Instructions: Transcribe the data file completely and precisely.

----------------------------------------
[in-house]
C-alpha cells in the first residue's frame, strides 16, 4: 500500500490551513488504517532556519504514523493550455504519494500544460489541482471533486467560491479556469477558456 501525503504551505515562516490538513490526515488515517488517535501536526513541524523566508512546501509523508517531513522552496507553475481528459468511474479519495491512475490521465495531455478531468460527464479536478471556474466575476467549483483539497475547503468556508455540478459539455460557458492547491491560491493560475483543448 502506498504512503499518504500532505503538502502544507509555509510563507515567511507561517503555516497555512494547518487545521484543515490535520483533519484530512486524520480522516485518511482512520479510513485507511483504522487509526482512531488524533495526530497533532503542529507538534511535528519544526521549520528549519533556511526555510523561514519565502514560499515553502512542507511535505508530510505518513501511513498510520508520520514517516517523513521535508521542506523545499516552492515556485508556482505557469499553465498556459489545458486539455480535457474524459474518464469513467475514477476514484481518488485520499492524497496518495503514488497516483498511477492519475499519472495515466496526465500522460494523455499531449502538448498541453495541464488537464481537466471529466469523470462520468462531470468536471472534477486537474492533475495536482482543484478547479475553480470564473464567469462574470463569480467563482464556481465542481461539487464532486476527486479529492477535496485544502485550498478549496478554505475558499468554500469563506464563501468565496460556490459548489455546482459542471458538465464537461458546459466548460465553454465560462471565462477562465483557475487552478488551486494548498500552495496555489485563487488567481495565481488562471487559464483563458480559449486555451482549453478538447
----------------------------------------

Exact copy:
[in-house]
C-alpha cells in the first residue's frame, strides 16, 4: 500500500490551513488504517532556519504514523493550455504519494500544460489541482471533486467560491479556469477558456 501525503504551505515562516490538513490526515488515517488517535501536526513541524523566508512546501509523508517531513522552496507553475481528459468511474479519495491512475490521465495531455478531468460527464479536478471556474466575476467549483483539497475547503468556508455540478459539455460557458492547491491560491493560475483543448 502506498504512503499518504500532505503538502502544507509555509510563507515567511507561517503555516497555512494547518487545521484543515490535520483533519484530512486524520480522516485518511482512520479510513485507511483504522487509526482512531488524533495526530497533532503542529507538534511535528519544526521549520528549519533556511526555510523561514519565502514560499515553502512542507511535505508530510505518513501511513498510520508520520514517516517523513521535508521542506523545499516552492515556485508556482505557469499553465498556459489545458486539455480535457474524459474518464469513467475514477476514484481518488485520499492524497496518495503514488497516483498511477492519475499519472495515466496526465500522460494523455499531449502538448498541453495541464488537464481537466471529466469523470462520468462531470468536471472534477486537474492533475495536482482543484478547479475553480470564473464567469462574470463569480467563482464556481465542481461539487464532486476527486479529492477535496485544502485550498478549496478554505475558499468554500469563506464563501468565496460556490459548489455546482459542471458538465464537461458546459466548460465553454465560462471565462477562465483557475487552478488551486494548498500552495496555489485563487488567481495565481488562471487559464483563458480559449486555451482549453478538447